Early is important if we are going lock in skilled labour and critical parts and components – and book in delivery slots. The better organised we are, the better our outcomes, prices, timing and delivery.

According to Endgame Economics, a one-year delay in transmission investment would increase a residential consumer’s bill by an average of $327 over the period 2026-40.[2] A four-year delay would increase the same bills by an average of $1,791. (See Table 1)

For every day that the optimal development path of the ISP is delayed, residential consumer bills go up by around $1 to $2 in 2022 real value.

The cost to consumers of the June market intervention was $1bn. Early delivery is a valuable insurance against incurring more costs like this.

Endgame Economics table - bill increase due to transmission delay

I understand the challenges involved in what I am suggesting.

Unfortunately, delivering big infrastructure projects brings some unavoidable disruption to landowners and their local communities.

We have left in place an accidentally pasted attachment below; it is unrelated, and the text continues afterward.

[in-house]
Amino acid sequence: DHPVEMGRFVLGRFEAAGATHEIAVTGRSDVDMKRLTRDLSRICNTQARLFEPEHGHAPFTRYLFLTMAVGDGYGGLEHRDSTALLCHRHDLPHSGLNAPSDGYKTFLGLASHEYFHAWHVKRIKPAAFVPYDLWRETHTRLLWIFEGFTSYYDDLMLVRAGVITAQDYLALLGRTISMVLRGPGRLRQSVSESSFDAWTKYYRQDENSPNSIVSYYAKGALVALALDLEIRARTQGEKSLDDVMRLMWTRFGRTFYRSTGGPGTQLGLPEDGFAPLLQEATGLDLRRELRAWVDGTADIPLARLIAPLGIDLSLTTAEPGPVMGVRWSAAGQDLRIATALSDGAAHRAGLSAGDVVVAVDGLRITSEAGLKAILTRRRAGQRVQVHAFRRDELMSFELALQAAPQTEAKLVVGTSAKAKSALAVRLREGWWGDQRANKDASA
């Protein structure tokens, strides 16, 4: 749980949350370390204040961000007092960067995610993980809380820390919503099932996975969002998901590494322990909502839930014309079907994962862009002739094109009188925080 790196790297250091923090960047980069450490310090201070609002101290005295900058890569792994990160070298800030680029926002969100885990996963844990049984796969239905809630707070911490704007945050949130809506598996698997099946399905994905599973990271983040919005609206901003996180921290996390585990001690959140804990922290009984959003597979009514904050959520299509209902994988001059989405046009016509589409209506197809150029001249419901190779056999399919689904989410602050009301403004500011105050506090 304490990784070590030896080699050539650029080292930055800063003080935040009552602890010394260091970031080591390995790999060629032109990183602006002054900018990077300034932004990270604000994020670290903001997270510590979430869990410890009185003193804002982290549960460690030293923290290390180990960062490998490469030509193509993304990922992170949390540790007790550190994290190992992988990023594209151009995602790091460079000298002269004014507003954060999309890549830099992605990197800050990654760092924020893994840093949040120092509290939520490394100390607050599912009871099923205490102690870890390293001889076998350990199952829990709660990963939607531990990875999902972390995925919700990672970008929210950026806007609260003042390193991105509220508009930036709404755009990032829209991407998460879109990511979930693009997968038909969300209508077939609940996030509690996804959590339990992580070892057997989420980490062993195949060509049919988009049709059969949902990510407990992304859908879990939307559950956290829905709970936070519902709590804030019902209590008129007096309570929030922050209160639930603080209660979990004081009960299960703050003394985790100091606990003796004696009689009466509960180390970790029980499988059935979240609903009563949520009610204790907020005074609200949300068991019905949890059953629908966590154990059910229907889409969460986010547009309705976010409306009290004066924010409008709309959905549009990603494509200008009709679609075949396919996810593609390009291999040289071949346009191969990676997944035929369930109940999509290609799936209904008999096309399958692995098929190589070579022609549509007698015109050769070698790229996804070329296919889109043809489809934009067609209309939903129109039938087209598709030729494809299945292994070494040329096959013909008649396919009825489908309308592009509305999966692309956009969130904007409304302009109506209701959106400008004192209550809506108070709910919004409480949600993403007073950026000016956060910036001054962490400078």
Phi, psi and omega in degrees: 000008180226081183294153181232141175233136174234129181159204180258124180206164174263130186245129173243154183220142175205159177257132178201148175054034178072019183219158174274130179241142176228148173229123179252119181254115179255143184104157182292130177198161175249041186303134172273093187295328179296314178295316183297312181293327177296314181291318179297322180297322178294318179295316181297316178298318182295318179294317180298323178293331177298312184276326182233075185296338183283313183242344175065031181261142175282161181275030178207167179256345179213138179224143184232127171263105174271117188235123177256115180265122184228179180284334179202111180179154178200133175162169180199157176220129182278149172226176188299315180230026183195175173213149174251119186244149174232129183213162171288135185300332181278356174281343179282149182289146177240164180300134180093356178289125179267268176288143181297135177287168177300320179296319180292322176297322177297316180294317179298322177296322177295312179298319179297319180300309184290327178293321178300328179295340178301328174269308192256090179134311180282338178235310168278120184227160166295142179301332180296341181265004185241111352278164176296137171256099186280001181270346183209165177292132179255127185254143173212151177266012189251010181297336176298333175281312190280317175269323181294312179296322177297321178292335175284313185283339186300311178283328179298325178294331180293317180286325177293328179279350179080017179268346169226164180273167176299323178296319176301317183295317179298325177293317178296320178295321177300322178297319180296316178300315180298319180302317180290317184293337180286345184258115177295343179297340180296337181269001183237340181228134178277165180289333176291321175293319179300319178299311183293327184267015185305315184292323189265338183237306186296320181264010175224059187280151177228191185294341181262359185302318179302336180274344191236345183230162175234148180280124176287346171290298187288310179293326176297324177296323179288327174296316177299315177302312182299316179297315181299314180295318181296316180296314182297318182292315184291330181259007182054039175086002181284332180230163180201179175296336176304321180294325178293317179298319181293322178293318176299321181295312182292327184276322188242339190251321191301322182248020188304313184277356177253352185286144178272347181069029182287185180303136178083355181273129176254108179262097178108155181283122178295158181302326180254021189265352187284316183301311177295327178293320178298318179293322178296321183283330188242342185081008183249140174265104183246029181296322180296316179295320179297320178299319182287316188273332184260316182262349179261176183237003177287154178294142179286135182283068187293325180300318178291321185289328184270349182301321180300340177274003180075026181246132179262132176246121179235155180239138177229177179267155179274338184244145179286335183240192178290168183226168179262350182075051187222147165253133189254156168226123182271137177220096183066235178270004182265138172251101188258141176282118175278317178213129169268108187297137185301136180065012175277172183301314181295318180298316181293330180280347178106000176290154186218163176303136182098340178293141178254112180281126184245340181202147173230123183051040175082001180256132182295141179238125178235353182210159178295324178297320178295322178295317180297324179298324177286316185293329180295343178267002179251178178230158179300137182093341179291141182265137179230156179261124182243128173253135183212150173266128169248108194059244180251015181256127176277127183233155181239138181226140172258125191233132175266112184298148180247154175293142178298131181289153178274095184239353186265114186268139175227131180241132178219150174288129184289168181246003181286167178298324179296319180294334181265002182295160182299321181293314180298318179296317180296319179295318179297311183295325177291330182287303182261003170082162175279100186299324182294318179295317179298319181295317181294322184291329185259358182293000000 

Currently, critical transmission networks are being delayed by understandable concerns that customers don’t pay more than necessary, by funding constraints caused by allowable rates of return out of step with commercial reality and by calls for putting cables underground. We are working with governments and regulators to resolve these issues and strike a balance between minimising disruption and keeping the lights on.

Together, we can and must find a way forward. The consequences of delaying transmission are inconceivable. We cannot risk a situation where – because we have not been bold enough – homes, hospitals and industries risk being without power.

We must prioritise security and affordability of supply while working closely with local communities to make sure they are treated fairly and with respect.

In 40 years’, when we look back on Australia’s energy transition, it will be seen in the same light as our flexible exchange rate – an essential reform leading to strong economic prosperity.

This is the lens through which to consider our next decisions around transmission.

We must work together to accelerate transmission projects, using new approaches and innovative frameworks – so Australia can reach its net-zero goals while assuring future energy security.  


[1] AEMO, 2022 Integrated System Plan

[2] Report-Modelling-Electricity-bill-impact-due-to-transmission-delay_2022-06-07.pdf (